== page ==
Each day a group of us would gather in the conference room and watch the
news. We all came supplied with a
handful of rubber bands, which would rain down on the TV with each pronouncement
by Mr. Rather about some perceived ill of Ronald Reagan. There were thousand of rubber bands that hit that television
over the years.
I also began subscribing to political magazines around this
time. National Review, the magazine
Reagan read, was the first and most influential in my life.
If Reagan gave conservatism a human face, Bill Buckley made it cool.
When I came back stateside after four years overseas, I was
stationed in San Diego. Michael
Reagan had a local radio show at that time and I was an avid listener.
By now out of office for a few years, Reagan was going to be on his
son’s show. I called in over an
hour early to be able to speak to the president and was able to talk the call
screener into letting me stay on hold until the show started.
When it finally became time to take calls, I was first up.
I thanked the president for his leadership in ending the cold war.
He gave his trademark “Welllll” and said he sure was honored when
people said things like that about him and then proceeded to give everyone else
credit for the toppling of the evil empire.
Ironically, it was also Ronald Reagan who caused me to leave the service. By 1989 I was a Soviet Surface Forces Analyst. The only problem was there was no longer a Soviet Surface Force to worry about. With the start of the first Gulf War, I requested the opportunity to serve in the Middle East. But in the perverse way of any bureaucracy, they decided I was a Soviet analyst and may be needed in that capacity. Ronald Reagan’s steadfastness in the face of the Soviet threat and some of our own countrymen who opposed his policies had put me out of a job. As the song goes, “After all these years I’ve found, my occupational hazard being my occupation's just not around.”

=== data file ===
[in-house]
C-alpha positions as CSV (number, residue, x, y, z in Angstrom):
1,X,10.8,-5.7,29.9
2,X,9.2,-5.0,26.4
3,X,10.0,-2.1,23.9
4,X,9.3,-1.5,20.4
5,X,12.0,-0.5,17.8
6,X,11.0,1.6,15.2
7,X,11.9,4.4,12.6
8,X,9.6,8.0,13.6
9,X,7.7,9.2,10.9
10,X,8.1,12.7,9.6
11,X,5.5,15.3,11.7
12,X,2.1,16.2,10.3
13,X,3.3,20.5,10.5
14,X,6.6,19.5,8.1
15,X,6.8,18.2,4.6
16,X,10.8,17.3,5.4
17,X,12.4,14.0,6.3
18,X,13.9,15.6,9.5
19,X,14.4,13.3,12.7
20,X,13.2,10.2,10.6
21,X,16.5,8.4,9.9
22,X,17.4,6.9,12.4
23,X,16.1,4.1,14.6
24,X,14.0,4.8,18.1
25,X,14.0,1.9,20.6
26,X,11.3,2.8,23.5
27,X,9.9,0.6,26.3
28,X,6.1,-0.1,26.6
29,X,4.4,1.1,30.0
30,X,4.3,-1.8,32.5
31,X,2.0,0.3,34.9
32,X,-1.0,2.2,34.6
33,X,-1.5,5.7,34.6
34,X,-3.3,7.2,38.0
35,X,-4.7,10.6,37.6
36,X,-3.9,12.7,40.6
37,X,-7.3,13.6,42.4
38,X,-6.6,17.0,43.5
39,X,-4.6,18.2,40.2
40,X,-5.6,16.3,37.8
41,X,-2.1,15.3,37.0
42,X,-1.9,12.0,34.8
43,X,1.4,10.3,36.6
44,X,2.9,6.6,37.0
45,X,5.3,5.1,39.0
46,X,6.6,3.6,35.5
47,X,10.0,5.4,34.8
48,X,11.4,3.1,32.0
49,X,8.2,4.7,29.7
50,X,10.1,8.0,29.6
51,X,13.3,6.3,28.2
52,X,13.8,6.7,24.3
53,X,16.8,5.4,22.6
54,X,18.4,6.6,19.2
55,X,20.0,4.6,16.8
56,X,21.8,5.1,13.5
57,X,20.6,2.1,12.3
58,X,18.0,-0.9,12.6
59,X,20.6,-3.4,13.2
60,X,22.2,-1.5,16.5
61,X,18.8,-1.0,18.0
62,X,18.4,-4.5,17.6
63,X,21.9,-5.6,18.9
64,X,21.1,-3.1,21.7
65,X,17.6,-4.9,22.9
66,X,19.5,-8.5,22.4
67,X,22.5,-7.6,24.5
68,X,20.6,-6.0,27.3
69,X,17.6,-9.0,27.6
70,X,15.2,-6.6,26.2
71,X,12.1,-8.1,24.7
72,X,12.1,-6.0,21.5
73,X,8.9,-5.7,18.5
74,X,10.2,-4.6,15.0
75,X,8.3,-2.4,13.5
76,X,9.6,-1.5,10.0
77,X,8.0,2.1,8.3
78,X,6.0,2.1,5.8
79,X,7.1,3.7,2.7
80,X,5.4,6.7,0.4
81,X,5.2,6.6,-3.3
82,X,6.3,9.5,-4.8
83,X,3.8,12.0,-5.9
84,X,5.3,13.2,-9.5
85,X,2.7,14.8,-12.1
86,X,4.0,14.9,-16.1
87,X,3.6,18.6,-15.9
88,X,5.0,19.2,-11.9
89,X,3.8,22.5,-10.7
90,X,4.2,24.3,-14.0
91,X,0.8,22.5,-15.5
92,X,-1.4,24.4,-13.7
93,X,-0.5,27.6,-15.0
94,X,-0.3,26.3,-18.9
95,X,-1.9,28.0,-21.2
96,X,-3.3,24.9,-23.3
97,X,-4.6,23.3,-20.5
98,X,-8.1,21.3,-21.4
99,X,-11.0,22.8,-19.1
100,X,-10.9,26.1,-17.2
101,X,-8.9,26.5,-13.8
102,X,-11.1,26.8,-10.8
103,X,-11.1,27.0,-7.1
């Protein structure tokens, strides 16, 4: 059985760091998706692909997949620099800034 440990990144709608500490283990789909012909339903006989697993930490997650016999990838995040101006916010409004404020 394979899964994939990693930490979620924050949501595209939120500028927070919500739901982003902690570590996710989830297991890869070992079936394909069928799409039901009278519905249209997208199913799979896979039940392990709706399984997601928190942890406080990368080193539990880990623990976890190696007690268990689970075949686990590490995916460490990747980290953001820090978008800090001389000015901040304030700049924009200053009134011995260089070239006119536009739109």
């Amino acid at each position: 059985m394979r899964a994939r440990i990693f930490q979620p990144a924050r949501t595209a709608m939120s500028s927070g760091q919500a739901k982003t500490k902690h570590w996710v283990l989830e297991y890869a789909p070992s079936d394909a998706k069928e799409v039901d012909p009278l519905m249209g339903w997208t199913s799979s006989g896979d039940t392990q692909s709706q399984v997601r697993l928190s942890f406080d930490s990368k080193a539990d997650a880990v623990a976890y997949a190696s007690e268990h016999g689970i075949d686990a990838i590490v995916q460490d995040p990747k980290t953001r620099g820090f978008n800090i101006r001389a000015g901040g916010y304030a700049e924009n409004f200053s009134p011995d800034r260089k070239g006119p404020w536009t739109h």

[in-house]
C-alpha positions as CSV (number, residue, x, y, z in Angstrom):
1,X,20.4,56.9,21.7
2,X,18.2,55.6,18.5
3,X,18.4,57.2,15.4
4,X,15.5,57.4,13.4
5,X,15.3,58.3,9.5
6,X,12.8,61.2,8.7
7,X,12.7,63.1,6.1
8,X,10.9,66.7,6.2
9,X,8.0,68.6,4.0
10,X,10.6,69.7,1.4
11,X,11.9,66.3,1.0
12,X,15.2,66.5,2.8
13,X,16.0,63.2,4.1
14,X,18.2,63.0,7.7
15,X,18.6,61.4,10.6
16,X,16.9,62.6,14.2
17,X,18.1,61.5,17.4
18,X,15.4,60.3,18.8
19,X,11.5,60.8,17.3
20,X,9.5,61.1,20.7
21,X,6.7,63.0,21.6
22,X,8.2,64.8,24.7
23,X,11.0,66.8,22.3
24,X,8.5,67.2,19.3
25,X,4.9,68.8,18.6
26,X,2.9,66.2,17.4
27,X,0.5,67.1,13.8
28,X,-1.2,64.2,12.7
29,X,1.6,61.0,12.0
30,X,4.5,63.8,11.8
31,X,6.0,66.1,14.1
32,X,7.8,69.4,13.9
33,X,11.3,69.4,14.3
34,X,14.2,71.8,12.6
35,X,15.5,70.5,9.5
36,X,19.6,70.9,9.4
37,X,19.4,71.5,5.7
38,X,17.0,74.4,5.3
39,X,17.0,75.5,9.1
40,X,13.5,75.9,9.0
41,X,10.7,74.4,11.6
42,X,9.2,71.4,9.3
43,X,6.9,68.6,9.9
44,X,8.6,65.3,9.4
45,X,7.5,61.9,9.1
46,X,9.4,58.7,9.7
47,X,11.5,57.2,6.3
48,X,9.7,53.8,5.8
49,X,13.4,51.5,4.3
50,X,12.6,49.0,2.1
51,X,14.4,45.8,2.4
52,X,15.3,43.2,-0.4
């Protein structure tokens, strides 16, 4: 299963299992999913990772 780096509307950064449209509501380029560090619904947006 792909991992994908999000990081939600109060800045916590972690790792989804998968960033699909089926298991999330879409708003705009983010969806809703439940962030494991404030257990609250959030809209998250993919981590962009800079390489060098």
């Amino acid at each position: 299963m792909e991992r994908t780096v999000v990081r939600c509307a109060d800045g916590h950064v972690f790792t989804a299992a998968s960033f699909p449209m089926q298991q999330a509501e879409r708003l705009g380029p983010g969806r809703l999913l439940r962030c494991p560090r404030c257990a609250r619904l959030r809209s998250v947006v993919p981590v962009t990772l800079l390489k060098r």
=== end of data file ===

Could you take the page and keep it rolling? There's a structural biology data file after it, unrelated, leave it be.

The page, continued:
“This is like a conservative Woodstock,” my friend Dan
said after surveying the thousands of people in the line that snaked through the
campus of Moorpark College waiting to get on the bus to take them to the viewing
at the Ronald Reagan Presidential Library and Museum.
Woodstock without the drugs and the rain and the music.
But the people were there. Oh,
the people. Our group decided we would go at 10:00 Tuesday evening to
avoid the throngs figuring the after-work crowd would be thinned out by then.
No such luck.
People were sleeping anywhere they could find a spot.
Cardboard boxes were used to build makeshift shelters.
People even used newspapers as blankets against the cold – or what
passes for the cold in Southern California.
And they just kept coming – over 106,000 based on news
reports. Rumors in the line
abounded as to the amount of time it would take.
Four hours, seven hours, some even suggested 10 hours.
And from the look of the line, nothing would have surprised us.
And yet, there was hardly even a suggestion that we should decide not to
wait it out. The only people around
us who seemed to be leaving were those who had to go to work the next morning